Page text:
New Rules for the Nuclear Age ; Defeat of Test-Ban Treaty Signals That US Remains Tied to a Cold- War
Peter Grier, writer of The Christian Science Monitor, The Christian Science Monitor
As 2000 approaches, the world may be facing a growing threat from the most dangerous invention of the 1900s: nuclear weapons.
The years following the fall of the Berlin Wall saw an easing of atomic tensions, as the superpower arms race evaporated and a feared spread of nuclear weapons to terrorists and rogue states didn't occur.
Now the clock is ticking again, say experts. India and Pakistan have The Bomb. North Korea is at work on long-range missiles. Russian nuclear security has been called into question by a series of incidents.
Meanwhile, the US remains committed to a cold-war-style nuclear force and a cold-war-era framework of arms-control agreements. It's not yet clear what direction long-term American policy will take in the wake of the Senate's historic rejection of the Comprehensive Test Ban Treaty last week.
"The old architecture doesn't work anymore," argues Paul Bracken, a political scientist and professor at the Yale School of Management. "We need to fundamentally rethink arms control for an era where there are 10 states with weapons of mass destruction."
This does not mean that the globe is anywhere near as close to nuclear war as it was during the worst moments of the long shadow struggle between the US and the Soviet Union, such as the Cuban missile crisis. The 1990s have seen many events that arguably dimmed the shadow of the mushroom cloud.
The START I treaty, concluded in 1991, has reduced the US and Russia's permissible arsenals from well over 10,000 deployed nuclear weapons apiece to around 6,000. START II, signed in 1993, will cut these levels to between 3,000 and 3,500 - if it's ever ratified by the Duma, Russia's lower house of parliament.
South Africa, a clandestine nuclear state, renounced its program. Ukraine, Belarus, and Kazakstan chose to remain non-nuclear after the dissolution of the Soviet Union.
Both Russia and the US have pledged to not target the other with their remaining nukes. Never mind that the warheads of both nations can be retargeted within two minutes - it is, say Russian and American officials, the symbolism that counts.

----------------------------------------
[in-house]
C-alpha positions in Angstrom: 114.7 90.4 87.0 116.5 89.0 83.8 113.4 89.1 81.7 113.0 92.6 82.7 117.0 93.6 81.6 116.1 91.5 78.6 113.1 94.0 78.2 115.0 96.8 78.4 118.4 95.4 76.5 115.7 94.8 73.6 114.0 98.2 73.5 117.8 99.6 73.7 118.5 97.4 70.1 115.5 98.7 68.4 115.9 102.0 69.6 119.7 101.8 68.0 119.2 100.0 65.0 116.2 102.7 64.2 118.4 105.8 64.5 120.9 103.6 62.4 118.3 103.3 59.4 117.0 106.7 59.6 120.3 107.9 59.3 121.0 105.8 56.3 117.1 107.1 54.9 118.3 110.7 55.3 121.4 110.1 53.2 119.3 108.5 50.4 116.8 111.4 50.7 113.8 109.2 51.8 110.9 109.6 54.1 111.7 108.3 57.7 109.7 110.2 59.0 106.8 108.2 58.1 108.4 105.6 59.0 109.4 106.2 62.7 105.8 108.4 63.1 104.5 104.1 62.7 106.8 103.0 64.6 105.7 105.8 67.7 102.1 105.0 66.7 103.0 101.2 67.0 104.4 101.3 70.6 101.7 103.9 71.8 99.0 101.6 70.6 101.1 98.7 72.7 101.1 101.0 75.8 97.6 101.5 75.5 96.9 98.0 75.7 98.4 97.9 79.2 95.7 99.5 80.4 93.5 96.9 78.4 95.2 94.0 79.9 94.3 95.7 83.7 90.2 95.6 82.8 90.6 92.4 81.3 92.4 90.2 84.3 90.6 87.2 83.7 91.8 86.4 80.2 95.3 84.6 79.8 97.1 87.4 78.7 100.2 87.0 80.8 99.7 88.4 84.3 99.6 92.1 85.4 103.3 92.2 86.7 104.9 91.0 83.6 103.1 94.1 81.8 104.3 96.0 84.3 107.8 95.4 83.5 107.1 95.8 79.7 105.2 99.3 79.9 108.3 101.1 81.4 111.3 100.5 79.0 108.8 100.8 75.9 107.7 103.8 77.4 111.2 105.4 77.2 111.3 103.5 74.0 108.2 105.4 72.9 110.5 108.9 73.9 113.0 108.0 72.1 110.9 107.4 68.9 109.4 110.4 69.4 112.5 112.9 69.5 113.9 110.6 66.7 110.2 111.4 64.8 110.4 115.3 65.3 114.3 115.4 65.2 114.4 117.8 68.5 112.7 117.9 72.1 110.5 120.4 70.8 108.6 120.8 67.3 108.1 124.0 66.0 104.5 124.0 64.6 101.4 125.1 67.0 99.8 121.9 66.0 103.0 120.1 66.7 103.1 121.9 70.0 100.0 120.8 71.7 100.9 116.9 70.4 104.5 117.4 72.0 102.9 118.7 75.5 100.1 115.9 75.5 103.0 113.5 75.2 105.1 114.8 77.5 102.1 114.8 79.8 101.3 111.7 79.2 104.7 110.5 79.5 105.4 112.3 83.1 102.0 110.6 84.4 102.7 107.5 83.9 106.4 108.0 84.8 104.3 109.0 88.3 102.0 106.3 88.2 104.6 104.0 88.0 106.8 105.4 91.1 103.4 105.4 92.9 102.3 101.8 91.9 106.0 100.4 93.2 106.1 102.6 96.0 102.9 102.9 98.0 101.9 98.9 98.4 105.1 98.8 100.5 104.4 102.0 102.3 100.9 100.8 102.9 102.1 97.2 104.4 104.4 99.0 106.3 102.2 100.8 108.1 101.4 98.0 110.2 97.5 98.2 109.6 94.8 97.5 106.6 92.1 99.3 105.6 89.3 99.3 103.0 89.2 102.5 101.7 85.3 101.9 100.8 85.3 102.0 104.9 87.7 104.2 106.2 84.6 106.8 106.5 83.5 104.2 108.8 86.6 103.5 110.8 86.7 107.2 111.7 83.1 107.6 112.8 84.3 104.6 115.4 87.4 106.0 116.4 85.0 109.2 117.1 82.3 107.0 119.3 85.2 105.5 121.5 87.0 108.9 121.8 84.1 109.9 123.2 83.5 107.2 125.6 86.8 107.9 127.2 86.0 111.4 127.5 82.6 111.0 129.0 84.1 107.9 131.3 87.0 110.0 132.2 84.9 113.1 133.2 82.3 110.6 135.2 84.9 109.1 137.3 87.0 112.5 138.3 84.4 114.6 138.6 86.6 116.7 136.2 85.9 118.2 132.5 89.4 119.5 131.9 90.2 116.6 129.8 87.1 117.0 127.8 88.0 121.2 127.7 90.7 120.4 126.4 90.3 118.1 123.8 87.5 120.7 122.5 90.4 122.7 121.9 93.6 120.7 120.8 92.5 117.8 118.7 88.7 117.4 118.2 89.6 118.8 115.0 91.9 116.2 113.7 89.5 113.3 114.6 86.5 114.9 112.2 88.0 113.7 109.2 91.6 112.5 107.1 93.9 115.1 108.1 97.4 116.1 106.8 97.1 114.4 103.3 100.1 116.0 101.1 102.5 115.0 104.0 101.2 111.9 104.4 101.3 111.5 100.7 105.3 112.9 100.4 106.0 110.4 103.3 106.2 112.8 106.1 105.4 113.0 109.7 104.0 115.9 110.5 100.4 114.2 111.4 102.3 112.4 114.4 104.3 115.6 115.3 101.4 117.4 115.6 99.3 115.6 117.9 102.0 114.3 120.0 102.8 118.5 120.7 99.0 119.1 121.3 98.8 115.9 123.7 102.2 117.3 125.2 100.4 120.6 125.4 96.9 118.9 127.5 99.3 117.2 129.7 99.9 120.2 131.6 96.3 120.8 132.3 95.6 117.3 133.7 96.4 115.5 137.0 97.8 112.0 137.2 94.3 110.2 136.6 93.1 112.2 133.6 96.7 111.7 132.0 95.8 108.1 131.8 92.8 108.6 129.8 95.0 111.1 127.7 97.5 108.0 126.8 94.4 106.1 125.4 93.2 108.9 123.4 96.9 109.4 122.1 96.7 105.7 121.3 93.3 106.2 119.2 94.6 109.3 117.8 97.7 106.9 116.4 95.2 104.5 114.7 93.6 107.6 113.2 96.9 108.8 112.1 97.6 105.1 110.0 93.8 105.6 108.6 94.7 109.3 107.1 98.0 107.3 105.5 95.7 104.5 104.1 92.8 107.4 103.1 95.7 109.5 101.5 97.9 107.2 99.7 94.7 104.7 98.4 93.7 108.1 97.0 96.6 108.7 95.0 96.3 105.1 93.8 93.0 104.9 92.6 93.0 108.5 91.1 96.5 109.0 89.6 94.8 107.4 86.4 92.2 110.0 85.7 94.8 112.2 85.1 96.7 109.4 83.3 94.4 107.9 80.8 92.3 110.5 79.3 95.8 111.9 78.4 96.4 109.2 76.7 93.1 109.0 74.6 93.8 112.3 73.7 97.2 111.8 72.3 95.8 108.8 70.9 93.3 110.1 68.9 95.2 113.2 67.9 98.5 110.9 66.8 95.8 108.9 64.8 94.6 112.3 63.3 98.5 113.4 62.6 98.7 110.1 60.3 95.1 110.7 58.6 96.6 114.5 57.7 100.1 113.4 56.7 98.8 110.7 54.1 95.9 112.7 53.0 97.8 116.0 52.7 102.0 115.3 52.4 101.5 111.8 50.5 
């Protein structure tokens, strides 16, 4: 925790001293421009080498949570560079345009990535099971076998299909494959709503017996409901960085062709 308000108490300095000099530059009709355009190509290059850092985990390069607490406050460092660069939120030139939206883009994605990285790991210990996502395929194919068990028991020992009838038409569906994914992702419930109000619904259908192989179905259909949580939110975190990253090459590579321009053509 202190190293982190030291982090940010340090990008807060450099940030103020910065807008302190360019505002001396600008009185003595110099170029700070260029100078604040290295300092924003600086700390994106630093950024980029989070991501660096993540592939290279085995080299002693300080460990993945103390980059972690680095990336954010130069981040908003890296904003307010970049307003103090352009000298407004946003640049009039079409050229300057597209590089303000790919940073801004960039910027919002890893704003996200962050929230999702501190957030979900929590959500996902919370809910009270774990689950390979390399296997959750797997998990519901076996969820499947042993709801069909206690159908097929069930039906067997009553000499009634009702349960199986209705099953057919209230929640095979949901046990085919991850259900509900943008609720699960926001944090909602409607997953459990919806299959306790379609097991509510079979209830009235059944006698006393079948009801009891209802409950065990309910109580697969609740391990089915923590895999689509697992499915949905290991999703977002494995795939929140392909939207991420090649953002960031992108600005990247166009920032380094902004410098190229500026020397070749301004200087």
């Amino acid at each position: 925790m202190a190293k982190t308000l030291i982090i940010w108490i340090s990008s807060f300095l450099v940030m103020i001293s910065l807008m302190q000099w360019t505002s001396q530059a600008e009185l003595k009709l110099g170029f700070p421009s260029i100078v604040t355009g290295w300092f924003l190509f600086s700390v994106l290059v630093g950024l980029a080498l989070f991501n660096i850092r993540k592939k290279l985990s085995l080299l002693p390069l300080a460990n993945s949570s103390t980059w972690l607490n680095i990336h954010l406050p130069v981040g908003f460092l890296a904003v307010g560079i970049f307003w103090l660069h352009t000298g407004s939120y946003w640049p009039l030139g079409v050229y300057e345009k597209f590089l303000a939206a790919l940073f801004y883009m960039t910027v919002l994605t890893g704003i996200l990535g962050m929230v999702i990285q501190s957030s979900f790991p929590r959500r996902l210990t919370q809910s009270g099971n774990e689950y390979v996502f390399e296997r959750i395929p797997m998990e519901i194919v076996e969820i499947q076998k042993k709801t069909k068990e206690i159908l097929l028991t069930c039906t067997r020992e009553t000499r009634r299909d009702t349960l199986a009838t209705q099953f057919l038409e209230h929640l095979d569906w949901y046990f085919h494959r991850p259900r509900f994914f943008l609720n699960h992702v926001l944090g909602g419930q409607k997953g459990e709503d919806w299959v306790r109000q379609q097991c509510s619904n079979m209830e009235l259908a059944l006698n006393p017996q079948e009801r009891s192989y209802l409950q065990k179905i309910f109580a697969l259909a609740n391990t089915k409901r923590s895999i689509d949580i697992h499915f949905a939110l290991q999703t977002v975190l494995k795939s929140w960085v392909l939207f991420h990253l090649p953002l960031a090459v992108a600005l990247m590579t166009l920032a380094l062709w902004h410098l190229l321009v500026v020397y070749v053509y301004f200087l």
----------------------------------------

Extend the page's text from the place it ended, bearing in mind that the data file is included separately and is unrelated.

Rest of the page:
Moving too slowly?
The problem, say some experts, is that these changes amount to slow and steady improvement in a world that is morphing at Internet speed.
As its economy shrinks to a size smaller than that of Belgium's, Russia can no longer afford many expensive conventional army divisions and fighter wings. It may be becoming increasingly dependent on its nuclear weapons for national security and prestige, says Professor Bracken of Yale.
The much-feared scenario of nuclear theft from Russian arsenals has not come to pass. But troubling incidents are increasing. Two years ago, a Russian submariner shot seven seamates and barricaded himself in the torpedo bay of his nuclear attack submarine. At around the same time, the guard of a Russian facility containing 30 tons of plutonium shot others and escaped.
"The list of incidents of this kind in Russia that we know about is chilling," writes Michael Krepon, president of the Henry L. Stimson Center, in a summary of world nuclear dangers.
True, the US arsenal has been reduced by more than half. But it costs $20 billion a year to maintain, and secret US war plans for its use in any conflict still focus on 2,000 targets in Russia.
"What would the United States conceivably do with 6,000 deployed nuclear warheads in the post-cold-war era?" concludes Mr. Krepon.
Yet it is in the so-called Arc of Crisis, stretching from the Middle East across south Asia and up to the Korean Peninsula, where the principal nuclear dangers of the early 21st century may lie. …